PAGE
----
In diplomatic relations, an exchange of views through formal letter exchanges is normal. We also issue letters to EU officials expressing our own views. We have been exchanging for a long time, this is not something new in our relations. The sole aim in trying to suggest this exchange of letters is new is to create a negative perception. The constructive criticism issued by the EU has always been taken into consideration. There are letters whose criticisms we agree with and take into consideration. It is inappropriate to show these developments as the EU forcing its will on Turkey.
– How do you evaluate the new negotiation process in Cyprus and Southern Cyprus' blockade on certain chapters?
The new peace process in Cyprus is a promising development. We, as Turkey, would prefer for these negotiations to take place at the Foreign Ministry level rather than with undersecretaries.
However, the Greek side did not view this favorably. During this period both sides need to take steps to build confidence and everyone ought to lend political support. Turkey is approaching this period with sincerity, support and hope. The stance of the Greek side, being one of "first give us the Maraş region then the blockade on chapters will be lifted" is not a constructive approach towards peace. Even if the Greek side has good intentions, not every negotiation issue is a relevant prerequisite for peace. Our wish is for a comprehensive package, including military withdrawal from the island, to be put forth for negotiation. Once an agreement has been reached, it can then be taken to a referendum. We have an opportunity now for peace and stability for both sides, which ought not to be misused.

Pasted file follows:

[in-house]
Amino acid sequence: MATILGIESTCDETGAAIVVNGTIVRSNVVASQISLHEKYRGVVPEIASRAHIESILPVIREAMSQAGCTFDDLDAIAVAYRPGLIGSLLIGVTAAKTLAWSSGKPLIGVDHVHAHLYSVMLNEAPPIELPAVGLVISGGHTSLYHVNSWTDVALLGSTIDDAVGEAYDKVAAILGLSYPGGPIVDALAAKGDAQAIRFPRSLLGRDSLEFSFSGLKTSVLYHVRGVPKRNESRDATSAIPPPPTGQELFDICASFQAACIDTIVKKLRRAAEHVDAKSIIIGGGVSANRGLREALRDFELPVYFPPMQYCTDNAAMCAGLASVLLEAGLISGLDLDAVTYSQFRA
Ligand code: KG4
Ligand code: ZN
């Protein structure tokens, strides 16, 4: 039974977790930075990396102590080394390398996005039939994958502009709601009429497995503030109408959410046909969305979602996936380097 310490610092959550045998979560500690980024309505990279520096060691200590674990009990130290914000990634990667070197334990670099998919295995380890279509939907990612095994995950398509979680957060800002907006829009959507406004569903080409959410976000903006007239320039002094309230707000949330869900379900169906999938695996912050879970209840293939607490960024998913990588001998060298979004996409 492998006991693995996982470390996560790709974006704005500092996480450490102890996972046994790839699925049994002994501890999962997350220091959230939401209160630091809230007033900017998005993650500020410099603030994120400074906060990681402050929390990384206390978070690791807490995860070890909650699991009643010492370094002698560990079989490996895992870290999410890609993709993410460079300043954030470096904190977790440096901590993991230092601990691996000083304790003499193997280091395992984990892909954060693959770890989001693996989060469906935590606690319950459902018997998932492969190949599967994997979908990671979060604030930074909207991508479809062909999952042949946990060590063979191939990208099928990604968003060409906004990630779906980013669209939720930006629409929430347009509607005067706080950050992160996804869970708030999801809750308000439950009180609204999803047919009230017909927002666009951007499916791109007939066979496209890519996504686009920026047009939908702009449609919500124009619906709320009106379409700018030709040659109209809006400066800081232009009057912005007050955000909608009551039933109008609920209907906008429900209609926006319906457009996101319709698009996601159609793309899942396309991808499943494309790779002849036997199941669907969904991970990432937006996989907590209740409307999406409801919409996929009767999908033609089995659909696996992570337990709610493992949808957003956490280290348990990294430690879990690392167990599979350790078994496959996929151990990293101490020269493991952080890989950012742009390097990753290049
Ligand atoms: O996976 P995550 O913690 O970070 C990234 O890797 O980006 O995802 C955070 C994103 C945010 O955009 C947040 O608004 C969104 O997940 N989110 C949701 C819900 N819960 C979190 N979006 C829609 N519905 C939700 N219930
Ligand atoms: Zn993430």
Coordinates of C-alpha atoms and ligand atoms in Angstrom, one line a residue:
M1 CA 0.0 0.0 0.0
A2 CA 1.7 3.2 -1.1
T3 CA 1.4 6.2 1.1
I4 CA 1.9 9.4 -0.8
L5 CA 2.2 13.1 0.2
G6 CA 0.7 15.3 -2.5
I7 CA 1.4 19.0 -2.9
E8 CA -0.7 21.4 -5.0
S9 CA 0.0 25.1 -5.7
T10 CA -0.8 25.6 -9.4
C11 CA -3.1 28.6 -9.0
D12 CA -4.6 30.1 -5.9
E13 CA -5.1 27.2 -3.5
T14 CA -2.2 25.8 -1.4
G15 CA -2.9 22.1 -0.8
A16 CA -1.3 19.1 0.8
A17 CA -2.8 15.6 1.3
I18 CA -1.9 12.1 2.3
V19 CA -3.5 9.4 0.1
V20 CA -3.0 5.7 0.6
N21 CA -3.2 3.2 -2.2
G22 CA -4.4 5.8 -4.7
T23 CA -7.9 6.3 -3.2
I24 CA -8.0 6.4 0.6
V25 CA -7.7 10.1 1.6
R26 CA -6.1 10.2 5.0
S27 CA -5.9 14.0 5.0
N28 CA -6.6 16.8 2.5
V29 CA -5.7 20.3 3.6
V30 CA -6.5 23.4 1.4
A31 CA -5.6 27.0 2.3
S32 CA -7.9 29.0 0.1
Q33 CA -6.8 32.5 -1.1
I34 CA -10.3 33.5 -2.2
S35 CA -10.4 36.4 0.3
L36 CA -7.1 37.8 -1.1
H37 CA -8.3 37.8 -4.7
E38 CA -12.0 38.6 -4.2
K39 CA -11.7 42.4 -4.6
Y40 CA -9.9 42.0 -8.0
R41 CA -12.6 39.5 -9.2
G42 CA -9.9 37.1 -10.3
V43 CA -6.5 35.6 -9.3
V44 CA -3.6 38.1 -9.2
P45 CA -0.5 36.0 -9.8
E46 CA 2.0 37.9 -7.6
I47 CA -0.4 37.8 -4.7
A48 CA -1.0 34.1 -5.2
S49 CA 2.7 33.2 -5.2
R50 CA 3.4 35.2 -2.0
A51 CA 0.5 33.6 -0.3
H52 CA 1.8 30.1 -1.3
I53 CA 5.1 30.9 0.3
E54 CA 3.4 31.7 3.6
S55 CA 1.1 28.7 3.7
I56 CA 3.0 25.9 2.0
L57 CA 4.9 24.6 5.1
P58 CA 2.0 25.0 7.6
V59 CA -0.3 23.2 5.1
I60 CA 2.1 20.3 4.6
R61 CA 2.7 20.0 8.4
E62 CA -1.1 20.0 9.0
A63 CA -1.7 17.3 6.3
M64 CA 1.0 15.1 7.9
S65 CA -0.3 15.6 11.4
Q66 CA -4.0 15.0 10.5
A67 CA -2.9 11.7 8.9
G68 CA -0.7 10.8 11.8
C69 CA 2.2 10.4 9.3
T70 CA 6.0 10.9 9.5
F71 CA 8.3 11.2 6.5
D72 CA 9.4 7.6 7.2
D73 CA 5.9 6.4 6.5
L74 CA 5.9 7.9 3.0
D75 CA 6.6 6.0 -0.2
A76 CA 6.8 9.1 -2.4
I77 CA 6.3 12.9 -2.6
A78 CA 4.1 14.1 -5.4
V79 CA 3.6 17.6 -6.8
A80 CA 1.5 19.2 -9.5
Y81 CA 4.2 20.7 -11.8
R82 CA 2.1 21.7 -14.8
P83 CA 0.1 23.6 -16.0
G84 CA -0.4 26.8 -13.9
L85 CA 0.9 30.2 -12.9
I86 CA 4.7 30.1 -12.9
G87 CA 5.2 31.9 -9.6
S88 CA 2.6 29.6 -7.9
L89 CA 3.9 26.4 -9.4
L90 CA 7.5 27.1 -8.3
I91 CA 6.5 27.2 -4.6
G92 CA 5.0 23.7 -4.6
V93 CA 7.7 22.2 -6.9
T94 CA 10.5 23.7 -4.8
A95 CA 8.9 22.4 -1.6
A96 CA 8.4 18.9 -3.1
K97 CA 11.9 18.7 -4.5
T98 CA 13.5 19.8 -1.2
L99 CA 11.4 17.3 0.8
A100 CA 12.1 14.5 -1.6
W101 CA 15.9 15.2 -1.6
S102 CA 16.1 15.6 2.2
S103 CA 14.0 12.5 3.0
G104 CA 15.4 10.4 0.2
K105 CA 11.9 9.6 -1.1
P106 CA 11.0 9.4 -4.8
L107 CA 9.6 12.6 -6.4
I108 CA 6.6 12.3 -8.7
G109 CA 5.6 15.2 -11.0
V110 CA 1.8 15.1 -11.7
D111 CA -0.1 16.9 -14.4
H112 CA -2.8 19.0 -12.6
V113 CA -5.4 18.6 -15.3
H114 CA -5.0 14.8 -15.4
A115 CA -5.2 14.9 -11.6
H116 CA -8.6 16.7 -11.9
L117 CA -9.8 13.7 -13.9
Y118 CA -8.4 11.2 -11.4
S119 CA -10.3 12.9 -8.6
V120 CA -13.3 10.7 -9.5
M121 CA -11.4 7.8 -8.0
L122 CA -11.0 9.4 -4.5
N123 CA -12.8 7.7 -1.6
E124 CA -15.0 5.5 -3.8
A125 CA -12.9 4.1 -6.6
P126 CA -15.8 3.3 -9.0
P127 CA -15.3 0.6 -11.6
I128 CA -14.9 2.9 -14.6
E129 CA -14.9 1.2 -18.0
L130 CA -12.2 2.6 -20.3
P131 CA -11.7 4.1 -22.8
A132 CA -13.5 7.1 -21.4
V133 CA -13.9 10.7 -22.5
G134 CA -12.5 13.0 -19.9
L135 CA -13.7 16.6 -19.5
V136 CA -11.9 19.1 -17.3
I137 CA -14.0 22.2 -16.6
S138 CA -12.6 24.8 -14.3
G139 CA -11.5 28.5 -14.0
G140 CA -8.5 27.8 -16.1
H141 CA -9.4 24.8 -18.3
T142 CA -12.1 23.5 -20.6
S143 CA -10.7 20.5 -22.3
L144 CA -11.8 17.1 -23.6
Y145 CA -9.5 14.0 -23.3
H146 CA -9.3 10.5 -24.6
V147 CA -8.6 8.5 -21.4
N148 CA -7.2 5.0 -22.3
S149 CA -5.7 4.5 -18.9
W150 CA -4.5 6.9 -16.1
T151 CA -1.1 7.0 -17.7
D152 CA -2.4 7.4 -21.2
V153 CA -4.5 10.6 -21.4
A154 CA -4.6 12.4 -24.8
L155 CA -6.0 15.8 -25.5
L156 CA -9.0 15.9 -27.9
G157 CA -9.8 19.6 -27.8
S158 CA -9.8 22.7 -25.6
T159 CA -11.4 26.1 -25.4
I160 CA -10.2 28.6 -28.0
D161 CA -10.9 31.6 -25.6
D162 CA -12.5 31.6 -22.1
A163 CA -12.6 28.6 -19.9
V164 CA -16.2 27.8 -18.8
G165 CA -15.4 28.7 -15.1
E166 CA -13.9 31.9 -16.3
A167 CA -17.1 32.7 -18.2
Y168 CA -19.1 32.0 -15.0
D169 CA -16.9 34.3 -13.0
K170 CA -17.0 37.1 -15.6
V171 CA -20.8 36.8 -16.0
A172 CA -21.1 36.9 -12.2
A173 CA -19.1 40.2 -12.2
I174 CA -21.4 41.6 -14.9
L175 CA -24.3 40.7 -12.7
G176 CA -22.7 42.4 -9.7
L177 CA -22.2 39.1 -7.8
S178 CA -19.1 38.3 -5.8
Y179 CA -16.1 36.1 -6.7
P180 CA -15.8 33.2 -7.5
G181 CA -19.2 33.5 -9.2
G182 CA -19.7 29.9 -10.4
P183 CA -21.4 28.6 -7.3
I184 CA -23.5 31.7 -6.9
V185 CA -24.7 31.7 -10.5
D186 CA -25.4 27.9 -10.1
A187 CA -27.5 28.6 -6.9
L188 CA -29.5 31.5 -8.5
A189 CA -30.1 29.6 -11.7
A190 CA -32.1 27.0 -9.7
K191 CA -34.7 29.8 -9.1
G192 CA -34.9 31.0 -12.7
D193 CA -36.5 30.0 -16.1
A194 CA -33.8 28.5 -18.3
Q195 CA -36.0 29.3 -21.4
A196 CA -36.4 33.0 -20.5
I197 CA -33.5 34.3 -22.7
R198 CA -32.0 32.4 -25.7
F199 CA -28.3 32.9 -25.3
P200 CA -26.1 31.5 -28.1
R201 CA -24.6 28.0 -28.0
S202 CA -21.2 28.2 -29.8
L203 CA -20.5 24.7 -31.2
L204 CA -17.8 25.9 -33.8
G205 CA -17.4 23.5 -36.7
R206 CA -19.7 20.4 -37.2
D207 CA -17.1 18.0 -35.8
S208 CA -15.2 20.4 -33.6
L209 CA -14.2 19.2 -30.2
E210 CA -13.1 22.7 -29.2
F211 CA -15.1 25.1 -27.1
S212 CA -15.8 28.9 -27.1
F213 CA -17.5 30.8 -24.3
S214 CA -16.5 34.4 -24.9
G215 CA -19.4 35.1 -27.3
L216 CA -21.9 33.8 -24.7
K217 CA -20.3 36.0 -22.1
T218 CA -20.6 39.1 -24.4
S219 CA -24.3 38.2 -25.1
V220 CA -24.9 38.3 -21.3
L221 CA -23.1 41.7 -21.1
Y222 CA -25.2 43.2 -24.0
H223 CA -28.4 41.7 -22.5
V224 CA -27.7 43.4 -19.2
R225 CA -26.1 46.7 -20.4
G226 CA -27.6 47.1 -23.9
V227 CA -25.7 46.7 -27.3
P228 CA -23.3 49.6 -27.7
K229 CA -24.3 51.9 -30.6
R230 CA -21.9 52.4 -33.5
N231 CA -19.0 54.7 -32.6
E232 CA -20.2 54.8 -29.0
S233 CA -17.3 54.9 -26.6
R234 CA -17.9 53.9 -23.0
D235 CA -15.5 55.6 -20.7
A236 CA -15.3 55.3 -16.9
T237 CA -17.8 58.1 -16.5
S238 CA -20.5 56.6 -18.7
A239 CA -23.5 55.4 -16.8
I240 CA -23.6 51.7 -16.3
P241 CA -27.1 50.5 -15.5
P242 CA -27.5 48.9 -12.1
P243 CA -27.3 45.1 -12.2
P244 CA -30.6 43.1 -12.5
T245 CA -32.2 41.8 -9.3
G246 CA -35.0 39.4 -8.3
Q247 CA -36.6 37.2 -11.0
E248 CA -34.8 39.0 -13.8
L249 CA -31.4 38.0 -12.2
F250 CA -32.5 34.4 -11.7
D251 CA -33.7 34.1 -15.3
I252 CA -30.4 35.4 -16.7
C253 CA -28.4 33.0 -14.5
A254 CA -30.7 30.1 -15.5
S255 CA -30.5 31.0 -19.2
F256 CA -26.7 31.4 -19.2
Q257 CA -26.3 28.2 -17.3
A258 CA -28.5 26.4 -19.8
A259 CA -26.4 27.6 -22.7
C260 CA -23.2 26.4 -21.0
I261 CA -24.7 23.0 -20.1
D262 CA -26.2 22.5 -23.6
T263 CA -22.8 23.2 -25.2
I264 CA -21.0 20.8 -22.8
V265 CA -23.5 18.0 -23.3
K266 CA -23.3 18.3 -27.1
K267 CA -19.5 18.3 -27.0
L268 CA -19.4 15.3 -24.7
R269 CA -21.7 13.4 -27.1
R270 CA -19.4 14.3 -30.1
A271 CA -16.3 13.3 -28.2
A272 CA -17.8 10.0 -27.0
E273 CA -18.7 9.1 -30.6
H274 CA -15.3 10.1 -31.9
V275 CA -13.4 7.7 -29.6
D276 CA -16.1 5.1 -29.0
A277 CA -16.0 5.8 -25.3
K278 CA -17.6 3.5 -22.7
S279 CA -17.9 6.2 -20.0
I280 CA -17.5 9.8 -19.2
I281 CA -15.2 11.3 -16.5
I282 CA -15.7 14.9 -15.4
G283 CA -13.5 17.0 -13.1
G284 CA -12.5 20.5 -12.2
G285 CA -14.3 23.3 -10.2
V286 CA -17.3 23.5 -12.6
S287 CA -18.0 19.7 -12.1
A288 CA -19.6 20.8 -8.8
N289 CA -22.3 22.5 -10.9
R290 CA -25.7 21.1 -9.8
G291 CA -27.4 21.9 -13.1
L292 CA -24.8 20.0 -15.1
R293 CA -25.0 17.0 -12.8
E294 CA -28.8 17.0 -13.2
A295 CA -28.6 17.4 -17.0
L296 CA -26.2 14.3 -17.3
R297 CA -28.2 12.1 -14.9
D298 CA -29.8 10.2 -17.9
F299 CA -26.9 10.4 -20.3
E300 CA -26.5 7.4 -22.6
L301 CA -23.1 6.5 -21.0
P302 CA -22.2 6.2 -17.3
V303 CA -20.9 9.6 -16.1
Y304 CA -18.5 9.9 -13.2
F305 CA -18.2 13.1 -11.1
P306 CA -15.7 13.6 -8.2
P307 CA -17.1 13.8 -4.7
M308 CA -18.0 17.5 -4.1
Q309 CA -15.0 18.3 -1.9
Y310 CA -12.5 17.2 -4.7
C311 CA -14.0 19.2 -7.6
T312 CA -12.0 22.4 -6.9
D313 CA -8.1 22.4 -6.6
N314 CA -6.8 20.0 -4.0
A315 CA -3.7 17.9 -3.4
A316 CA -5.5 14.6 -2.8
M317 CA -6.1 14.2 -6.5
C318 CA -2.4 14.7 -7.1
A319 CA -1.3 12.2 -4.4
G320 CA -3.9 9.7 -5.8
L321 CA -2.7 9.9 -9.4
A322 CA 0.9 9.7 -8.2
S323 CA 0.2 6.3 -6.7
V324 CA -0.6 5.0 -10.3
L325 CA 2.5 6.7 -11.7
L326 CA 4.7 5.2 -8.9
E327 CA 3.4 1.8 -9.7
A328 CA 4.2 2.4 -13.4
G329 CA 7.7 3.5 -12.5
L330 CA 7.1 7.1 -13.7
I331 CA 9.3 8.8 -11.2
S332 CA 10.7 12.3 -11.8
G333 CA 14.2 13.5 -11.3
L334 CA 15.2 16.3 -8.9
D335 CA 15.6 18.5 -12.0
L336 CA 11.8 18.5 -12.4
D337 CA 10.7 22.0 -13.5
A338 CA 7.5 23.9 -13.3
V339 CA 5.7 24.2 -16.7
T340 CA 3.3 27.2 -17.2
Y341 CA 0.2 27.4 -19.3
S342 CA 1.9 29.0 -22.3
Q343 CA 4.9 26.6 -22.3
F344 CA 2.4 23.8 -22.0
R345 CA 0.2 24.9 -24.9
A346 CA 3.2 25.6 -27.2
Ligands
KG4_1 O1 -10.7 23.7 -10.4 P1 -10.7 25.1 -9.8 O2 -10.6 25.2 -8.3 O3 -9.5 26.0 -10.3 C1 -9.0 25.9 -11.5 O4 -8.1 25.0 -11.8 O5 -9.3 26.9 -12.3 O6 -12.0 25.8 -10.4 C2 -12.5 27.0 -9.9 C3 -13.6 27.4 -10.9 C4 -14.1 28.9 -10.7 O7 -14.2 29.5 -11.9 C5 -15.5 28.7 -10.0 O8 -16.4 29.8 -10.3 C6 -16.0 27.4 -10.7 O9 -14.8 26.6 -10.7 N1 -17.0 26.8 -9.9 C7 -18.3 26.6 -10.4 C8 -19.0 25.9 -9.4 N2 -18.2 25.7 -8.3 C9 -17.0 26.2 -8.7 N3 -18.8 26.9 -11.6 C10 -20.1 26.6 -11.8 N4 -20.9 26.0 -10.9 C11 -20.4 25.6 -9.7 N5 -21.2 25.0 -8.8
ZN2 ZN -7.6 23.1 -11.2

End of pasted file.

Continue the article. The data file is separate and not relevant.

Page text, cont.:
– Are there any efforts to reopen the seminary?
The Ministry of EU Affairs and the Ministry of National Education are continuing their work on this matter. As the ministry, we support the re-opening of the seminary. Since the work is not yet concluded, I cannot give a specific date.
– After the local elections will there be new reforms in the EU membership process?
Not just within the EU Affairs Ministry, but other ministries also, are working on reform packages. Once the work on the packages is completed, they will be brought forth to the agenda after March 30. It would not be appropriate for me to give any specifics about the content at this time. However, we will be accelerating reforms related to the EU after the elections.
– There is an expectation that the elections in May will yield results that will strengthen the extreme right in the European Parliament. If this occurs, will it not impact Turkey's EU membership process negatively?
It is true that throughout Europe there has been a general increase in the votes of extreme right and nationalistic parties. The European Parliament may see an increase of parliamentarians of this affiliation. A rise in the number of far right MEPs would not only affect Turkey's EU membership process but also EU discourse negatively. Thus this rising trend should worry all institutions and people who are involved in the future of the EU.